Residents are currently moving into 51 affordable one and two bedroom apartments. The building will also contain community space, a small storefront, and NKCDC's new offices. PlanPhilly organized this tour of the space in April 2017.
As part of Paulus Paramma’s three-day orientation to traditional Torajan life and customs, we visited two ancient burial sites, Ke'te' Kesu and the Londa Graveyard. Each included tongkonan—the Torajan ceremonial houses—and sheer cliffs peppered with caves that contained coffins and effigies of the deceased, in various states of decay. Where there were no caves to hold bodies, coffins were cantilevered over the cliff face on wooden frames. Where the frames gave way, bones and broken coffins were recovered and stacked along the base of the cliff.
Ke'te' Kesu has been in use by the same family for 10 generations. It contained a variety of cliffside graves as well as contemporary mausolea.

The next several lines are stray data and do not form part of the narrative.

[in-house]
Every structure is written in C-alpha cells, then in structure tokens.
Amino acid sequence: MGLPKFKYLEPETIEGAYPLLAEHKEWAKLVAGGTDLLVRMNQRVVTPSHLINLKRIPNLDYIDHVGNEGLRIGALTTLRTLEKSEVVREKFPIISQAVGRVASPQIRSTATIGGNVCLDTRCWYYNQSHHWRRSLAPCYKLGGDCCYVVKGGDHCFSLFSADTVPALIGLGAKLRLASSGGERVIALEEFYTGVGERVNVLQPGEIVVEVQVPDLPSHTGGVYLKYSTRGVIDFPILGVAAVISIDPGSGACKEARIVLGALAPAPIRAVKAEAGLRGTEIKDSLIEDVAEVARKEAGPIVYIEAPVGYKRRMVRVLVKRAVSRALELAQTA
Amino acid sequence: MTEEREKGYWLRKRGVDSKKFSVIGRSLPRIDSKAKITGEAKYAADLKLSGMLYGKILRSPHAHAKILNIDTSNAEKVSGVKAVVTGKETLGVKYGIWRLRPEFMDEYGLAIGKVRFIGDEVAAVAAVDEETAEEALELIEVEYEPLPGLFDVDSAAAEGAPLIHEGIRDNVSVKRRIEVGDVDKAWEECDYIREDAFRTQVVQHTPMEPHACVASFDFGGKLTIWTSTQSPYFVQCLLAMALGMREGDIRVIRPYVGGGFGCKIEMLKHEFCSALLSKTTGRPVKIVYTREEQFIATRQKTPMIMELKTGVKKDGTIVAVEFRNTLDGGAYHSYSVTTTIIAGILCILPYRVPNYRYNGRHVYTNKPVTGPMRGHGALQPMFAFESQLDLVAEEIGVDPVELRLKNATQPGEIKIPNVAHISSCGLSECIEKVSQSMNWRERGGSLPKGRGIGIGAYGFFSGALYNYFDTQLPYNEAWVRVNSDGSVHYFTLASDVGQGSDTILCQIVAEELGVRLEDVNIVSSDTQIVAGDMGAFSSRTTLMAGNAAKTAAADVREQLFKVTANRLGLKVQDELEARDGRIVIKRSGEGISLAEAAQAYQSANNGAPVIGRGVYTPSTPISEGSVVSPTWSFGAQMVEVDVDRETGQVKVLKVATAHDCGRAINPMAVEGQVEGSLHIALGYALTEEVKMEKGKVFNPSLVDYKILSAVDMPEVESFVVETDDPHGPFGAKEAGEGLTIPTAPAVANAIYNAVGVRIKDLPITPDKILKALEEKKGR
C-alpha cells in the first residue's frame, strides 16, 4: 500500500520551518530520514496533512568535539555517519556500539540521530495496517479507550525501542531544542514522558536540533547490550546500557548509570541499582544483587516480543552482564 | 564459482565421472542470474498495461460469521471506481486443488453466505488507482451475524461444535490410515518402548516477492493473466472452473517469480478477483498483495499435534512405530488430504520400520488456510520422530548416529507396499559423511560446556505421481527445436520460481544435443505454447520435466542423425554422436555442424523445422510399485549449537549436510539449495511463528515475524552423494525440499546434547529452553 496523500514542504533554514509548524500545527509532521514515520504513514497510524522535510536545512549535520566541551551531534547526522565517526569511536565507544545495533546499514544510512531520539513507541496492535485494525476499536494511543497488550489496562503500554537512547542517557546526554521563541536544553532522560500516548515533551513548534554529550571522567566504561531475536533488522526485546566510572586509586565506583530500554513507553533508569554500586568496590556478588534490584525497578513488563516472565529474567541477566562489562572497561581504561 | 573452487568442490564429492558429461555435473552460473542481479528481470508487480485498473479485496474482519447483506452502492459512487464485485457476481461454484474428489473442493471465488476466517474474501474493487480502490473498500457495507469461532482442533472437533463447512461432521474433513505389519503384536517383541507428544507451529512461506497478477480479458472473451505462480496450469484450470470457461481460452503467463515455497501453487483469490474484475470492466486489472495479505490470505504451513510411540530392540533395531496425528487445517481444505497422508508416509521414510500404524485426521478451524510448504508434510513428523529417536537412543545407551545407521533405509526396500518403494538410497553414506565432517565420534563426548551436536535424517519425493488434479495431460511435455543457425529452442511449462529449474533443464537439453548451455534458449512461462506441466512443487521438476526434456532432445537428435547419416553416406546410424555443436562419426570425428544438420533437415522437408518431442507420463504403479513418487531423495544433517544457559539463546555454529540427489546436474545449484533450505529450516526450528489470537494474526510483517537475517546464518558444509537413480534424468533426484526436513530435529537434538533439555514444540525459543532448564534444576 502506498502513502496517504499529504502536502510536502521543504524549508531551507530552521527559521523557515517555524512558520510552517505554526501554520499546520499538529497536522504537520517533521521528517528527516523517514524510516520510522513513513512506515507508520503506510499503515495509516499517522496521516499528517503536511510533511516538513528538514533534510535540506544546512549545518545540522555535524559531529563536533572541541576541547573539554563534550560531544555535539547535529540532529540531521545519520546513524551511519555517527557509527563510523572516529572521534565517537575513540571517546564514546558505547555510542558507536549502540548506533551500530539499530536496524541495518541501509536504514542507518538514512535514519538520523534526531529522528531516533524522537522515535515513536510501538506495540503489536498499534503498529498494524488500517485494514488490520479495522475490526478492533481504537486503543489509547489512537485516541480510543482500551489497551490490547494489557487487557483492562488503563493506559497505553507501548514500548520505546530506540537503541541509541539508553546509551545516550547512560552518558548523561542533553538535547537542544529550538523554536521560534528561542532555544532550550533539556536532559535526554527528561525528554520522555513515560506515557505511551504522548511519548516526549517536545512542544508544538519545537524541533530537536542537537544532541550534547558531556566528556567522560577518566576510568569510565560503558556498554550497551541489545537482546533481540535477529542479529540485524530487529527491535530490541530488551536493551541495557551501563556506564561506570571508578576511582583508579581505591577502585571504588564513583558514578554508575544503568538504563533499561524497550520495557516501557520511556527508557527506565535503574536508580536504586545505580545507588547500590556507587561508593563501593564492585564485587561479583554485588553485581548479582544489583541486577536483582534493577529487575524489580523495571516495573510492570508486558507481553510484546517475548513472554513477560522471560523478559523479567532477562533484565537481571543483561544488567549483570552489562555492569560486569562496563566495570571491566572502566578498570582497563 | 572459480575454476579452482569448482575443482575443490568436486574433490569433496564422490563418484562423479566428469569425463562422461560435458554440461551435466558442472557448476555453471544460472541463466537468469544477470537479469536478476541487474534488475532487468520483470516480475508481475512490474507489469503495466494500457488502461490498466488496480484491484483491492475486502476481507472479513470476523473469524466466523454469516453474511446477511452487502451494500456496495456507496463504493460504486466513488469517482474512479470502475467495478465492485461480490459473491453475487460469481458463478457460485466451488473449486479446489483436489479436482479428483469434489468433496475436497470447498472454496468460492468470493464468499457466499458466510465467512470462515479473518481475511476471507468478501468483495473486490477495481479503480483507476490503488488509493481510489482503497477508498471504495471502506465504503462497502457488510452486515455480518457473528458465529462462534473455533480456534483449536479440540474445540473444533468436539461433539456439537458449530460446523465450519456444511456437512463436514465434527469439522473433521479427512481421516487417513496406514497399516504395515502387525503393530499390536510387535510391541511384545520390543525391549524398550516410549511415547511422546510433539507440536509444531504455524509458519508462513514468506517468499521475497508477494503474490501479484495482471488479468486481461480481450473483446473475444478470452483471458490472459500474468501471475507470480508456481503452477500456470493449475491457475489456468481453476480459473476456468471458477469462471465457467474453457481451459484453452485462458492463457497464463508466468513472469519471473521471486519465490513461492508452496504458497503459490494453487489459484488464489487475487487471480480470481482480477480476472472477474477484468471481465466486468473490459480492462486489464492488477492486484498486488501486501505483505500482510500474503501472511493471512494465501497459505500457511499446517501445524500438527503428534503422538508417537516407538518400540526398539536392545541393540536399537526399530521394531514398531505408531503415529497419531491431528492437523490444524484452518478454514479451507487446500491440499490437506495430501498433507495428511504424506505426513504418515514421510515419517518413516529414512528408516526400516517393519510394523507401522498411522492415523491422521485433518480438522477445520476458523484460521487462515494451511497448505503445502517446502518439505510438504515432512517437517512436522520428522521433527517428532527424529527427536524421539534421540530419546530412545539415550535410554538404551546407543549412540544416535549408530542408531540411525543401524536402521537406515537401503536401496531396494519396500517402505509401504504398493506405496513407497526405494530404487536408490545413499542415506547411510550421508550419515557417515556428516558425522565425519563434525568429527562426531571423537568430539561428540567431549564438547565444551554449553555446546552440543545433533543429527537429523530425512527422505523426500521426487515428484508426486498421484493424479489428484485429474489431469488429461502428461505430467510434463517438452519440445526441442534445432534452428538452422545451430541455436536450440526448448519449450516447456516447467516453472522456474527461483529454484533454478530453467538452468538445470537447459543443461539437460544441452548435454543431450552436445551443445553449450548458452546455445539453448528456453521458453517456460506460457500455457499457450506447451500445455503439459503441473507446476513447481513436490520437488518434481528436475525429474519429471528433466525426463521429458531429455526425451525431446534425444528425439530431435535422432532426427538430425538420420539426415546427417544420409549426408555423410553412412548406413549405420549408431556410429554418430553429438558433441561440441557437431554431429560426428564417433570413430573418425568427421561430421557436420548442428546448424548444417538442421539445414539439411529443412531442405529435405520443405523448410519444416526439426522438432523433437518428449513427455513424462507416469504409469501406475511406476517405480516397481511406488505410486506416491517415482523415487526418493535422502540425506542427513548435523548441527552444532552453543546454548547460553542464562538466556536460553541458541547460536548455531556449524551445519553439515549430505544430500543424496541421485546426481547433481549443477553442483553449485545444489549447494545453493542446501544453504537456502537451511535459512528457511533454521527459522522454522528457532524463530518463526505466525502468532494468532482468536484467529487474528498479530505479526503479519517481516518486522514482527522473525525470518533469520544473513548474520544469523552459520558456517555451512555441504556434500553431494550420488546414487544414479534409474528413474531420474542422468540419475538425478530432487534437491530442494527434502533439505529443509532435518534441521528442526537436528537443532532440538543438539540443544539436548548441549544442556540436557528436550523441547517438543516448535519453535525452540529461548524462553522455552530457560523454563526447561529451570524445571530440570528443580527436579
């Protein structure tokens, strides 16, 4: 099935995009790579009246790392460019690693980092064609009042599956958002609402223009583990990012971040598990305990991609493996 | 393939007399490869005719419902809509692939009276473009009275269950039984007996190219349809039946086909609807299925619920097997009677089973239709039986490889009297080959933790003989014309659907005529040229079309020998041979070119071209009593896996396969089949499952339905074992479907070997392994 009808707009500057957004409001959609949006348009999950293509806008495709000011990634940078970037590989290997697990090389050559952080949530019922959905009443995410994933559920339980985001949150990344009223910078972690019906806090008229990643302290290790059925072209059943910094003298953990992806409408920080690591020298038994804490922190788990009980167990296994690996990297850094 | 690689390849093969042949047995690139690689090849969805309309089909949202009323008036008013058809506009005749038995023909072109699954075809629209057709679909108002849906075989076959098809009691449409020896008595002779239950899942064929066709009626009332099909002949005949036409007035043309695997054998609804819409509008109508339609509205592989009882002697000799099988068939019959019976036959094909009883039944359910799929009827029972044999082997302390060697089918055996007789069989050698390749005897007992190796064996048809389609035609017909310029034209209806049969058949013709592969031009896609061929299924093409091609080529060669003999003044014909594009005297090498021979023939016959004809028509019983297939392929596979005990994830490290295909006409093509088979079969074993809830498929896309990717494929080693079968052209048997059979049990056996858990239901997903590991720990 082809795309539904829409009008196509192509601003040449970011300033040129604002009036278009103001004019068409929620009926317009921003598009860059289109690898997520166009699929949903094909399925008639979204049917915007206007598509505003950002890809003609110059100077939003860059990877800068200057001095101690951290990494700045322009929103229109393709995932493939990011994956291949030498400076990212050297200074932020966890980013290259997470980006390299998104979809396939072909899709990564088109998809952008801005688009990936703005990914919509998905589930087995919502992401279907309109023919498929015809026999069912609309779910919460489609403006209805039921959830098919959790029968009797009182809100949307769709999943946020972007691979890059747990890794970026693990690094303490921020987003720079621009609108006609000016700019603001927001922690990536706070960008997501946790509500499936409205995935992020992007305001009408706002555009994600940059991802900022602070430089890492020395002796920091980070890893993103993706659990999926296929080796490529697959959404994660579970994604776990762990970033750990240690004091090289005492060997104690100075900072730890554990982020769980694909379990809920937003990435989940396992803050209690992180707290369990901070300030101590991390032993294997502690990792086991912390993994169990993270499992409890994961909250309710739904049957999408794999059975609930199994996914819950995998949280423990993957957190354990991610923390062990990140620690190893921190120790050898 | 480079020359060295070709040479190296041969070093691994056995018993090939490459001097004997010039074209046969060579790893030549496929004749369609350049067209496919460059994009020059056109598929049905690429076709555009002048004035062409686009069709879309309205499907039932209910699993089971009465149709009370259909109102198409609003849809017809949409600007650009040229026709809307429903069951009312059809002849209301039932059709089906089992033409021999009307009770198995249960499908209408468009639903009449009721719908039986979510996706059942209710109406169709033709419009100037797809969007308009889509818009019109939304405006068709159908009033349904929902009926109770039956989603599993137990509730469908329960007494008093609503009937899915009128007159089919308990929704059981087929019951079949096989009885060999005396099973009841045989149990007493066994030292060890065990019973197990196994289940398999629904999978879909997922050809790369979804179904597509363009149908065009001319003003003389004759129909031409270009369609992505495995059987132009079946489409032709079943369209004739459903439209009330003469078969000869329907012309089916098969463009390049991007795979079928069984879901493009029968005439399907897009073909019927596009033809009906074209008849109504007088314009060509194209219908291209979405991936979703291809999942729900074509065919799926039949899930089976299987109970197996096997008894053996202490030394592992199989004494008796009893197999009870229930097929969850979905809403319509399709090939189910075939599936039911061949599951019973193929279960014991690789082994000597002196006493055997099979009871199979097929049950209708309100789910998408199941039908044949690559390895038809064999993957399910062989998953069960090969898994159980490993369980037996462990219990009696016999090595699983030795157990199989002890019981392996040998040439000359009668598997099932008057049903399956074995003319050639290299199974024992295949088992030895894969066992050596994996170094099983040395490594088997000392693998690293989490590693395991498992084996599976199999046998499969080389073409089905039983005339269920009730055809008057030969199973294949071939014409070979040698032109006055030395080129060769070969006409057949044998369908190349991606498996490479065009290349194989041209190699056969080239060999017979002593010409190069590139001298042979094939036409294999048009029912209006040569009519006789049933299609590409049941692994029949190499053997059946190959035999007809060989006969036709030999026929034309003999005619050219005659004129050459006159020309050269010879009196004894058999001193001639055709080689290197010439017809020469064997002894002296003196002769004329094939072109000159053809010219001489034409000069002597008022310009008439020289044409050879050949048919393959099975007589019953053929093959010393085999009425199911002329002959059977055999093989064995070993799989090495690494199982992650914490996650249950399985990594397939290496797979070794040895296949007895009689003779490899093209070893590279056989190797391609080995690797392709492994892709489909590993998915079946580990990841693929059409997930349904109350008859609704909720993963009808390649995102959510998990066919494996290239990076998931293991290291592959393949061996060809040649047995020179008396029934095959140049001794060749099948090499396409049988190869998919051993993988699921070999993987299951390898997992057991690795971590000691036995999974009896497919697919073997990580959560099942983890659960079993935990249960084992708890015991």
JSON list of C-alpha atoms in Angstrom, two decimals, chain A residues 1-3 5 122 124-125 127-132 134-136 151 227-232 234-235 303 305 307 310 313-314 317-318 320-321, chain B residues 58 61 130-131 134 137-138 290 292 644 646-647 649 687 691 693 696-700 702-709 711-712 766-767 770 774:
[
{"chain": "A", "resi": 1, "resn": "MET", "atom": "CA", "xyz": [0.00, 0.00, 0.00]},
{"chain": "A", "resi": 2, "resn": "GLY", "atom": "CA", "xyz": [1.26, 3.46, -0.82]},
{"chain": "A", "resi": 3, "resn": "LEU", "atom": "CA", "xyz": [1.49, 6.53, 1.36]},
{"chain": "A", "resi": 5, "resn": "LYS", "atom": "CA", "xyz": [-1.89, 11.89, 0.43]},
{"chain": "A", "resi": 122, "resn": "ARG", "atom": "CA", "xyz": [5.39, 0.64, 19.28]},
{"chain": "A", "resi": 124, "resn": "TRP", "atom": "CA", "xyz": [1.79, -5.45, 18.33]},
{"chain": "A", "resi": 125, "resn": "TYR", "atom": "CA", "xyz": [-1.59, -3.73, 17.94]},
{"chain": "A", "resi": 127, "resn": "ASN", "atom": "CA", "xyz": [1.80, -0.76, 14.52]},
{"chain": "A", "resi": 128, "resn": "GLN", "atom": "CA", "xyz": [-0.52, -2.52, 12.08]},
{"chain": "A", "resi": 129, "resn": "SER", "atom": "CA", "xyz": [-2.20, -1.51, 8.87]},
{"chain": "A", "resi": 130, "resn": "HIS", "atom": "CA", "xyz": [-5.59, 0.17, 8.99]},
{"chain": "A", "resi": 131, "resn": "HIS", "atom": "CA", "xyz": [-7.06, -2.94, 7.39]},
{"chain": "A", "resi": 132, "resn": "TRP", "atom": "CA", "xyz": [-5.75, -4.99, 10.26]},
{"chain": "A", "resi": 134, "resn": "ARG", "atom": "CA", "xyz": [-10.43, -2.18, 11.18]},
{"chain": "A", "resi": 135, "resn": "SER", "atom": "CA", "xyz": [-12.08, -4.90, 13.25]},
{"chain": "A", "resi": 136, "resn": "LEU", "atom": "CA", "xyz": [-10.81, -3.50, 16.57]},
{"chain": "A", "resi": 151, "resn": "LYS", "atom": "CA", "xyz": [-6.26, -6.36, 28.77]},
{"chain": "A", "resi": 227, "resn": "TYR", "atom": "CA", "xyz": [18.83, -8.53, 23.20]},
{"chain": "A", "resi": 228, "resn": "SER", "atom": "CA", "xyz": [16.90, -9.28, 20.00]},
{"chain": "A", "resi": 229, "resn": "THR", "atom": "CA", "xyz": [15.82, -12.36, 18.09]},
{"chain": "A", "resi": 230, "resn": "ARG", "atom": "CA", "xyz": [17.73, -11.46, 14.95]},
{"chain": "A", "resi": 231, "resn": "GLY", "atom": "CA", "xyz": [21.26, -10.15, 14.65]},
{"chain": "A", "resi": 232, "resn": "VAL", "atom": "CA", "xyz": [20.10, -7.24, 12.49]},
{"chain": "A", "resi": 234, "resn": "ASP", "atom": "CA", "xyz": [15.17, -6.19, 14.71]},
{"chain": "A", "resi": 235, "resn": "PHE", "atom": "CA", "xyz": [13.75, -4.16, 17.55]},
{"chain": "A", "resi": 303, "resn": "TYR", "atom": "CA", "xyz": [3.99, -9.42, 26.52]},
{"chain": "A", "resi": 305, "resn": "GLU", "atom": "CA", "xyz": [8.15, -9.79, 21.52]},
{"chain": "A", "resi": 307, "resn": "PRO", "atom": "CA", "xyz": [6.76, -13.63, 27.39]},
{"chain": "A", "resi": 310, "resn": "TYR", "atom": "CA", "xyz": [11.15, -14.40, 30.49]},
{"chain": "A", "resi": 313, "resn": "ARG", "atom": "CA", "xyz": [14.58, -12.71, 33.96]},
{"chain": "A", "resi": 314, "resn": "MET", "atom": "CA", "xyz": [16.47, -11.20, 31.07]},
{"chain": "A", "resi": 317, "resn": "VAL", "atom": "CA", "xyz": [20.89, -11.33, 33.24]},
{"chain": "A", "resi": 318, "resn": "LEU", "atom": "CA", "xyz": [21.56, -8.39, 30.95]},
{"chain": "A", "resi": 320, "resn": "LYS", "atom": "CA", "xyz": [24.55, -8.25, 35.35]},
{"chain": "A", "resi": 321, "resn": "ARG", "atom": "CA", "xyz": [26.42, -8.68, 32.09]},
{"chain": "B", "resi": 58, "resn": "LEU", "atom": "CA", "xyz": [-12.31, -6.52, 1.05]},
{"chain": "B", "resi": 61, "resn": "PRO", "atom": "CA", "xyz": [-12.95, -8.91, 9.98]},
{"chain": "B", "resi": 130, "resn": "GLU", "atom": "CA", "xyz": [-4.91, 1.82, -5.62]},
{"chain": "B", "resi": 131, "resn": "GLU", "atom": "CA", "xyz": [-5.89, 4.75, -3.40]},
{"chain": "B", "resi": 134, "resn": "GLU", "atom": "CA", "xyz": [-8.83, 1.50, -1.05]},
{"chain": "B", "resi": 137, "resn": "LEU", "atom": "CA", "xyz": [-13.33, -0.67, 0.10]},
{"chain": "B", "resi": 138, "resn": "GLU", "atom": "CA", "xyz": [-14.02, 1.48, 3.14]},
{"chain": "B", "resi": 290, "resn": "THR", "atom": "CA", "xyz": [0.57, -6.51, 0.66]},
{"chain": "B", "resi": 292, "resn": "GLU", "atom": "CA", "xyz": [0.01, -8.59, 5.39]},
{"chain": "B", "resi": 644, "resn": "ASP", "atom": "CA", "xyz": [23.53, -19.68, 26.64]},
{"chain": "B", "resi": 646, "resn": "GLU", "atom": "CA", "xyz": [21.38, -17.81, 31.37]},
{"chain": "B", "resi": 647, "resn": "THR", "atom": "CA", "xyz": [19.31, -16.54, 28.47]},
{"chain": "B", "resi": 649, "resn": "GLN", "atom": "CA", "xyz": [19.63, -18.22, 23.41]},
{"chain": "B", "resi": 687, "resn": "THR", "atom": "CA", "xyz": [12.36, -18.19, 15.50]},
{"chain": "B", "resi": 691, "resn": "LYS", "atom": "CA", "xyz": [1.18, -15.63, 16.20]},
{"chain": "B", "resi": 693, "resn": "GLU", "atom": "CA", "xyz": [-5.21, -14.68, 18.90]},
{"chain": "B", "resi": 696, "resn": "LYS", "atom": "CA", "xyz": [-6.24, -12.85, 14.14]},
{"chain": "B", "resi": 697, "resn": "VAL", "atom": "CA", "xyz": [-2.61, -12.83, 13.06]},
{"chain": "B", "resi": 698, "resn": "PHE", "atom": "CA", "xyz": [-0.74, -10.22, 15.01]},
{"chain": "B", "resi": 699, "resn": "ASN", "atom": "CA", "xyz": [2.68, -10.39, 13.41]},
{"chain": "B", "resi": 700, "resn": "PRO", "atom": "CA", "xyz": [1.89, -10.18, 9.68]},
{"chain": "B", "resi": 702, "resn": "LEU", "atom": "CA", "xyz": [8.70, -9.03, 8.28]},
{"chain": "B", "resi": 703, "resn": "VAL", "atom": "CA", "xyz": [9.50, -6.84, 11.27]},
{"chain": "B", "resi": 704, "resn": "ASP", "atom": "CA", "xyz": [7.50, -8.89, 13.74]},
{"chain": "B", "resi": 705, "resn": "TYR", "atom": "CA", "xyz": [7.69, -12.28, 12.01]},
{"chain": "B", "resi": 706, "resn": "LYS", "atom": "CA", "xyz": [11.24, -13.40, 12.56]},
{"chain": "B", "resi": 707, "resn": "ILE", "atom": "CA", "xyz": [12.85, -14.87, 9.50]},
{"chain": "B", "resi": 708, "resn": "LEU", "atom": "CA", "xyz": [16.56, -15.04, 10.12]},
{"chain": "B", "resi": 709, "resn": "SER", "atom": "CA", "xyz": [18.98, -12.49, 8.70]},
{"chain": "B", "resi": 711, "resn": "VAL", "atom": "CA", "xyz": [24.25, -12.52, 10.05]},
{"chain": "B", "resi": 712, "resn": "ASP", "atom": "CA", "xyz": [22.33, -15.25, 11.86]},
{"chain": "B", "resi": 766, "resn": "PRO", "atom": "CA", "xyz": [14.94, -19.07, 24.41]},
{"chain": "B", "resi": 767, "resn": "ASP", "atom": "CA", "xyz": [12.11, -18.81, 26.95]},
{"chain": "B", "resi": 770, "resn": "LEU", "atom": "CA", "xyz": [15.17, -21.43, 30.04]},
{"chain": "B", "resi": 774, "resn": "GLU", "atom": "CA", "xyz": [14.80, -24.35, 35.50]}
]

Jogjakarta has a sultan. I don't pretend to understand what this means, but here are some facts I've gathered that I think are at least mostly right:
- Both Jogja and nearby Solo have Sultans. Both towns have a history of royal houses dating from when Dutch colonizers split the Javanese kingdom of Mataram in 1746 after several Wars of Succession.
- Two hundred years later, when Indonesia was winning its independence, the sultan of Solo sided with the Dutch but the Jogja sultan supported the revolutionaries.
- Consequently, while the Solo sultan is strictly a ceremonial figure, the Jogja sultan technically owns all the land in the city, and has traditionally has had other broad political and religious powers, like being head imam at the city mosque.